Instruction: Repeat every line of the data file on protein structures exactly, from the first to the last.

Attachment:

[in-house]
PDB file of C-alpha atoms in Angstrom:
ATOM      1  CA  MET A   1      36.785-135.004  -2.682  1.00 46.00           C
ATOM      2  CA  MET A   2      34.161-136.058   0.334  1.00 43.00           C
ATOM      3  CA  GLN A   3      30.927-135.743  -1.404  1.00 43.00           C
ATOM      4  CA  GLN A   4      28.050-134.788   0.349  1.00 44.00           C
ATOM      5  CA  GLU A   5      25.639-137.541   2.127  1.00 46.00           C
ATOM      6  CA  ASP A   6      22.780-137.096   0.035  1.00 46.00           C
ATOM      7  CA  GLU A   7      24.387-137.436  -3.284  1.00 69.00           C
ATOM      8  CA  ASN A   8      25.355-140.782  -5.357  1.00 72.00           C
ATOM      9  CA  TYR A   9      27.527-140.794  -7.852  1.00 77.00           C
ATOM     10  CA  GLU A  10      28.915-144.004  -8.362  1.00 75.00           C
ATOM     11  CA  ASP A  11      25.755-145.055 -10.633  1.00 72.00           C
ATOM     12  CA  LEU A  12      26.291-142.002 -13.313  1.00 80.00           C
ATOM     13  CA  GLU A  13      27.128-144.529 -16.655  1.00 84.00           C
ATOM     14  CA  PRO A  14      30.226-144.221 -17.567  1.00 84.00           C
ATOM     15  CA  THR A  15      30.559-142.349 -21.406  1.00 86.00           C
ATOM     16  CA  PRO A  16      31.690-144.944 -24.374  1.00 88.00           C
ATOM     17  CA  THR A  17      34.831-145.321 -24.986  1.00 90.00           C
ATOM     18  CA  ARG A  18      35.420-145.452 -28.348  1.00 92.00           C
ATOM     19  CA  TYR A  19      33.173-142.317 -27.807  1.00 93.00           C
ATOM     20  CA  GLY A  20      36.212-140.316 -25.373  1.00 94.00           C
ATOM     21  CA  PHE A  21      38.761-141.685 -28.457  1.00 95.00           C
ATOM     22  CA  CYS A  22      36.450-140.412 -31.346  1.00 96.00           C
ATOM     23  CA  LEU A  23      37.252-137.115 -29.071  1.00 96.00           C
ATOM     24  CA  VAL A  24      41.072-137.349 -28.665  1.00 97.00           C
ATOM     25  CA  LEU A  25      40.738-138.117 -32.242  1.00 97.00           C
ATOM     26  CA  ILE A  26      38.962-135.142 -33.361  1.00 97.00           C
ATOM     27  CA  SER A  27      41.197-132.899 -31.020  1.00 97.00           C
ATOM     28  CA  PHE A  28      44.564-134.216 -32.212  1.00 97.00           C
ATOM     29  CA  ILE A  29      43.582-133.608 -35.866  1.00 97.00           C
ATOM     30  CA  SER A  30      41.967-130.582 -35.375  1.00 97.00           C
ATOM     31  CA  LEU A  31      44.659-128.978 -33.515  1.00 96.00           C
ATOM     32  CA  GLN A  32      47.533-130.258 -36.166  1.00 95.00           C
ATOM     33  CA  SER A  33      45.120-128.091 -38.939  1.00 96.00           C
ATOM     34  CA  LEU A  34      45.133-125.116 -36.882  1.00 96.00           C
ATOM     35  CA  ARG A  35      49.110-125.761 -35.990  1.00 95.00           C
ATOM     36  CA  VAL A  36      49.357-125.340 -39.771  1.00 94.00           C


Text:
[in-house]
PDB file of C-alpha atoms in Angstrom:
ATOM      1  CA  MET A   1      36.785-135.004  -2.682  1.00 46.00           C
ATOM      2  CA  MET A   2      34.161-136.058   0.334  1.00 43.00           C
ATOM      3  CA  GLN A   3      30.927-135.743  -1.404  1.00 43.00           C
ATOM      4  CA  GLN A   4      28.050-134.788   0.349  1.00 44.00           C
ATOM      5  CA  GLU A   5      25.639-137.541   2.127  1.00 46.00           C
ATOM      6  CA  ASP A   6      22.780-137.096   0.035  1.00 46.00           C
ATOM      7  CA  GLU A   7      24.387-137.436  -3.284  1.00 69.00           C
ATOM      8  CA  ASN A   8      25.355-140.782  -5.357  1.00 72.00           C
ATOM      9  CA  TYR A   9      27.527-140.794  -7.852  1.00 77.00           C
ATOM     10  CA  GLU A  10      28.915-144.004  -8.362  1.00 75.00           C
ATOM     11  CA  ASP A  11      25.755-145.055 -10.633  1.00 72.00           C
ATOM     12  CA  LEU A  12      26.291-142.002 -13.313  1.00 80.00           C
ATOM     13  CA  GLU A  13      27.128-144.529 -16.655  1.00 84.00           C
ATOM     14  CA  PRO A  14      30.226-144.221 -17.567  1.00 84.00           C
ATOM     15  CA  THR A  15      30.559-142.349 -21.406  1.00 86.00           C
ATOM     16  CA  PRO A  16      31.690-144.944 -24.374  1.00 88.00           C
ATOM     17  CA  THR A  17      34.831-145.321 -24.986  1.00 90.00           C
ATOM     18  CA  ARG A  18      35.420-145.452 -28.348  1.00 92.00           C
ATOM     19  CA  TYR A  19      33.173-142.317 -27.807  1.00 93.00           C
ATOM     20  CA  GLY A  20      36.212-140.316 -25.373  1.00 94.00           C
ATOM     21  CA  PHE A  21      38.761-141.685 -28.457  1.00 95.00           C
ATOM     22  CA  CYS A  22      36.450-140.412 -31.346  1.00 96.00           C
ATOM     23  CA  LEU A  23      37.252-137.115 -29.071  1.00 96.00           C
ATOM     24  CA  VAL A  24      41.072-137.349 -28.665  1.00 97.00           C
ATOM     25  CA  LEU A  25      40.738-138.117 -32.242  1.00 97.00           C
ATOM     26  CA  ILE A  26      38.962-135.142 -33.361  1.00 97.00           C
ATOM     27  CA  SER A  27      41.197-132.899 -31.020  1.00 97.00           C
ATOM     28  CA  PHE A  28      44.564-134.216 -32.212  1.00 97.00           C
ATOM     29  CA  ILE A  29      43.582-133.608 -35.866  1.00 97.00           C
ATOM     30  CA  SER A  30      41.967-130.582 -35.375  1.00 97.00           C
ATOM     31  CA  LEU A  31      44.659-128.978 -33.515  1.00 96.00           C
ATOM     32  CA  GLN A  32      47.533-130.258 -36.166  1.00 95.00           C
ATOM     33  CA  SER A  33      45.120-128.091 -38.939  1.00 96.00           C
ATOM     34  CA  LEU A  34      45.133-125.116 -36.882  1.00 96.00           C
ATOM     35  CA  ARG A  35      49.110-125.761 -35.990  1.00 95.00           C
ATOM     36  CA  VAL A  36      49.357-125.340 -39.771  1.00 94.00           C